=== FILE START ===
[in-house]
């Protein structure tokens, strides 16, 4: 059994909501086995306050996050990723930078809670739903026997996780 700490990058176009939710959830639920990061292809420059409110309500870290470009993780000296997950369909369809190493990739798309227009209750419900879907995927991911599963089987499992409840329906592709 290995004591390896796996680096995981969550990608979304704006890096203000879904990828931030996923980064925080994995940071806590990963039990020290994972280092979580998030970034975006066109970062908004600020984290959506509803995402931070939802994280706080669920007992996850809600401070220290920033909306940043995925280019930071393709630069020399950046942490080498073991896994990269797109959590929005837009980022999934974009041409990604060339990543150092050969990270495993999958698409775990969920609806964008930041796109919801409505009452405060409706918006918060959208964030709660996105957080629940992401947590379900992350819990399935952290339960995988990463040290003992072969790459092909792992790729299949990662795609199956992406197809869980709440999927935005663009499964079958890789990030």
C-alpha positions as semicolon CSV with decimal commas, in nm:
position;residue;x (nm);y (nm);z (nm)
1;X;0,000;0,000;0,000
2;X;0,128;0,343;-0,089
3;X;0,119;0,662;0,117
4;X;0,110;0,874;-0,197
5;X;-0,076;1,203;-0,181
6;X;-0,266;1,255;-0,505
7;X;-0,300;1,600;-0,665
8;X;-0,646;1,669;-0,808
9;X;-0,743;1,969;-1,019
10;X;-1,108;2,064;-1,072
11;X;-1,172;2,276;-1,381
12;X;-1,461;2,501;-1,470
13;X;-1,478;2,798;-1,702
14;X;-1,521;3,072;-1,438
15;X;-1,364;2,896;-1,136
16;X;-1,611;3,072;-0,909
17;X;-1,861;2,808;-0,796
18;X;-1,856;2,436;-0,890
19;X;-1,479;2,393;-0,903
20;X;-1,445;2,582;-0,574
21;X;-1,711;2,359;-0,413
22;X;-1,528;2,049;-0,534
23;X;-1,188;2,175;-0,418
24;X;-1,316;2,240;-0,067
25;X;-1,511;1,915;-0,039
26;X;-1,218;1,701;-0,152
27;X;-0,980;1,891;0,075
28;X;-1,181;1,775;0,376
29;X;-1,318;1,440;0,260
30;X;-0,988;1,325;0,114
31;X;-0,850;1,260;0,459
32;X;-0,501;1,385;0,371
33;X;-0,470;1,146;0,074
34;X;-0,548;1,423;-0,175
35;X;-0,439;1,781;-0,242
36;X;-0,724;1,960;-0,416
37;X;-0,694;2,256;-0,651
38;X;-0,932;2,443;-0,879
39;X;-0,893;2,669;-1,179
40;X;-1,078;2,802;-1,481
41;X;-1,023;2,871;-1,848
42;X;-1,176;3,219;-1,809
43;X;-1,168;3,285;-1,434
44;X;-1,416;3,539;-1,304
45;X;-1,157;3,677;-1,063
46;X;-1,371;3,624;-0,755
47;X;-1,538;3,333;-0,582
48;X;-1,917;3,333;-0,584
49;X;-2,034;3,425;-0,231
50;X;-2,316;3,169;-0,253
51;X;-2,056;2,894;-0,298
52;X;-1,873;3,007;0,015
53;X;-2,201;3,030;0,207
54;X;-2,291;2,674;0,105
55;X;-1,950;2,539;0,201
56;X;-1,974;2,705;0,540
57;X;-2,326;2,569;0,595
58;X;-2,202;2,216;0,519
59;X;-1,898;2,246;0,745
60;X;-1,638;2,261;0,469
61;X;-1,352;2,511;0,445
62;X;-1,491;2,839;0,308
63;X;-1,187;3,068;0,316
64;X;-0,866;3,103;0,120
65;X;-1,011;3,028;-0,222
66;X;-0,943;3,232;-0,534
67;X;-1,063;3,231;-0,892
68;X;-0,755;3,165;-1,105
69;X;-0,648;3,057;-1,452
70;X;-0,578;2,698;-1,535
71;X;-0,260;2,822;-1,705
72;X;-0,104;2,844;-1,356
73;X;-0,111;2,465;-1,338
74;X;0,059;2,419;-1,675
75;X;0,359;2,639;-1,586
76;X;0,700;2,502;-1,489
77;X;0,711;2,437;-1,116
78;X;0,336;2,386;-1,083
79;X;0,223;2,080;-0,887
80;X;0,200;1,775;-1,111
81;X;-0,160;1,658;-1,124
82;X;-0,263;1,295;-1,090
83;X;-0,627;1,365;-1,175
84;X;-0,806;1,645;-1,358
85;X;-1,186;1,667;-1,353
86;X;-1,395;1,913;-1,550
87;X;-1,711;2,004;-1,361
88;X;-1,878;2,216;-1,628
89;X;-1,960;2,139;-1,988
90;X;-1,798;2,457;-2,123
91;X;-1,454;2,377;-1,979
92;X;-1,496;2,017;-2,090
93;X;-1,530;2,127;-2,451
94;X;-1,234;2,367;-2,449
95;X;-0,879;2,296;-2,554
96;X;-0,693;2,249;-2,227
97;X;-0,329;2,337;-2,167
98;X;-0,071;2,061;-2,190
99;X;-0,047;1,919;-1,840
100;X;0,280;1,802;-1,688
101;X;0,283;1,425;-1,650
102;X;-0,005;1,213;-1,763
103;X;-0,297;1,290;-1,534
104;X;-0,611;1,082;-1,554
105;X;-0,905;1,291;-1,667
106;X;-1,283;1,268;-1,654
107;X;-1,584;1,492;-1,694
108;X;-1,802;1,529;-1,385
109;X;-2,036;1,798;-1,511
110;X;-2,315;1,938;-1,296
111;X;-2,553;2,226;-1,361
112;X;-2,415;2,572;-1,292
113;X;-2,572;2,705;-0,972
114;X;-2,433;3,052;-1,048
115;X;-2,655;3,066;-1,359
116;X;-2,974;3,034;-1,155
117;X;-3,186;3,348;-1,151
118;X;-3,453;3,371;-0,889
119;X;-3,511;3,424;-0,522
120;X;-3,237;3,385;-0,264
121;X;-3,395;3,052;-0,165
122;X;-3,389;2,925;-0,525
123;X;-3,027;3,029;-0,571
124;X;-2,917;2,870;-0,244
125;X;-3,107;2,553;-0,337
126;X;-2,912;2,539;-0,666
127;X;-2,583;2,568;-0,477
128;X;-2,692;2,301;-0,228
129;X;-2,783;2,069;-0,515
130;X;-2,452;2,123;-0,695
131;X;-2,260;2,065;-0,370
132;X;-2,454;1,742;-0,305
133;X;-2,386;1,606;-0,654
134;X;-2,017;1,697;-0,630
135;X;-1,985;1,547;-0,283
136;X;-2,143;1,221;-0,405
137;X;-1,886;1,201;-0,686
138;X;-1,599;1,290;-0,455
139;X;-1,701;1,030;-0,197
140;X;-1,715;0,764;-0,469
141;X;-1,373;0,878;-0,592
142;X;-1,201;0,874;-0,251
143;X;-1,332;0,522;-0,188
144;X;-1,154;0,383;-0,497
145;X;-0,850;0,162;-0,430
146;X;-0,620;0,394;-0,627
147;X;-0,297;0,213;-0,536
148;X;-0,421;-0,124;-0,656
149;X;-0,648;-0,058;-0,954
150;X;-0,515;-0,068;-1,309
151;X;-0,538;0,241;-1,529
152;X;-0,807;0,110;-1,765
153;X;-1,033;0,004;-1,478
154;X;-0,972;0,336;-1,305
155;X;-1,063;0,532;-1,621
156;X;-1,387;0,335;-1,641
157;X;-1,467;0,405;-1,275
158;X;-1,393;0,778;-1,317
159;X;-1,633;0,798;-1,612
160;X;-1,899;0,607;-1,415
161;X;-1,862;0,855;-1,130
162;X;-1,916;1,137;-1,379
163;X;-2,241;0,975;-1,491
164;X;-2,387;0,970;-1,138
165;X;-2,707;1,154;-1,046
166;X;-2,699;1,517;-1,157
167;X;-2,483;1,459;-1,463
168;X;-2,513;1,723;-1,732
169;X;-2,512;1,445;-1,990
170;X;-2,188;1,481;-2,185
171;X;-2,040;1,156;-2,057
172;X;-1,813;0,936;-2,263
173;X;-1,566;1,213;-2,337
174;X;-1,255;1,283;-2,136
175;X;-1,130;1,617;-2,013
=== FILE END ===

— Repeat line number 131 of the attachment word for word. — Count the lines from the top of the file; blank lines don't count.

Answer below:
127;X;-2,583;2,568;-0,477